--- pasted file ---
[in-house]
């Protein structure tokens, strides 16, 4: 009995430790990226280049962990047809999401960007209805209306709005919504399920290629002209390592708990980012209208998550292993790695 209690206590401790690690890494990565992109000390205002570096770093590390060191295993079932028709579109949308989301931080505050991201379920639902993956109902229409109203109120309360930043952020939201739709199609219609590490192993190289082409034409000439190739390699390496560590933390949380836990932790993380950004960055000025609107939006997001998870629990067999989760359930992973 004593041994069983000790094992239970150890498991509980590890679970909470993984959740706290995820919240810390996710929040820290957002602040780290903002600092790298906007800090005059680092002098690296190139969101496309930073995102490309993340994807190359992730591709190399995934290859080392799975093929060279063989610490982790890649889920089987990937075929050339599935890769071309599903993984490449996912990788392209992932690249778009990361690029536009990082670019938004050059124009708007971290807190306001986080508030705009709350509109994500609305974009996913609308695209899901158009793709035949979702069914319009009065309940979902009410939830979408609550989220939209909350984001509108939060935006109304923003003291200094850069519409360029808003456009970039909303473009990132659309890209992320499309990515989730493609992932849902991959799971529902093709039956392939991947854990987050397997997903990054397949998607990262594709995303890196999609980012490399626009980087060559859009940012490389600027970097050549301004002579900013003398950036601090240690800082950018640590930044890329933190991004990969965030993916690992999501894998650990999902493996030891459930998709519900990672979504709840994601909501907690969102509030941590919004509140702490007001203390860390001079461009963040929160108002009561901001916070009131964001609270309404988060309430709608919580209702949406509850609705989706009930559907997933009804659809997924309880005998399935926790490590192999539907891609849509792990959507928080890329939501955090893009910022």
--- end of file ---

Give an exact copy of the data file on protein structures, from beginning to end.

[in-house]
């Protein structure tokens, strides 16, 4: 009995430790990226280049962990047809999401960007209805209306709005919504399920290629002209390592708990980012209208998550292993790695 209690206590401790690690890494990565992109000390205002570096770093590390060191295993079932028709579109949308989301931080505050991201379920639902993956109902229409109203109120309360930043952020939201739709199609219609590490192993190289082409034409000439190739390699390496560590933390949380836990932790993380950004960055000025609107939006997001998870629990067999989760359930992973 004593041994069983000790094992239970150890498991509980590890679970909470993984959740706290995820919240810390996710929040820290957002602040780290903002600092790298906007800090005059680092002098690296190139969101496309930073995102490309993340994807190359992730591709190399995934290859080392799975093929060279063989610490982790890649889920089987990937075929050339599935890769071309599903993984490449996912990788392209992932690249778009990361690029536009990082670019938004050059124009708007971290807190306001986080508030705009709350509109994500609305974009996913609308695209899901158009793709035949979702069914319009009065309940979902009410939830979408609550989220939209909350984001509108939060935006109304923003003291200094850069519409360029808003456009970039909303473009990132659309890209992320499309990515989730493609992932849902991959799971529902093709039956392939991947854990987050397997997903990054397949998607990262594709995303890196999609980012490399626009980087060559859009940012490389600027970097050549301004002579900013003398950036601090240690800082950018640590930044890329933190991004990969965030993916690992999501894998650990999902493996030891459930998709519900990672979504709840994601909501907690969102509030941590919004509140702490007001203390860390001079461009963040929160108002009561901001916070009131964001609270309404988060309430709608919580209702949406509850609705989706009930559907997933009804659809997924309880005998399935926790490590192999539907891609849509792990959507928080890329939501955090893009910022």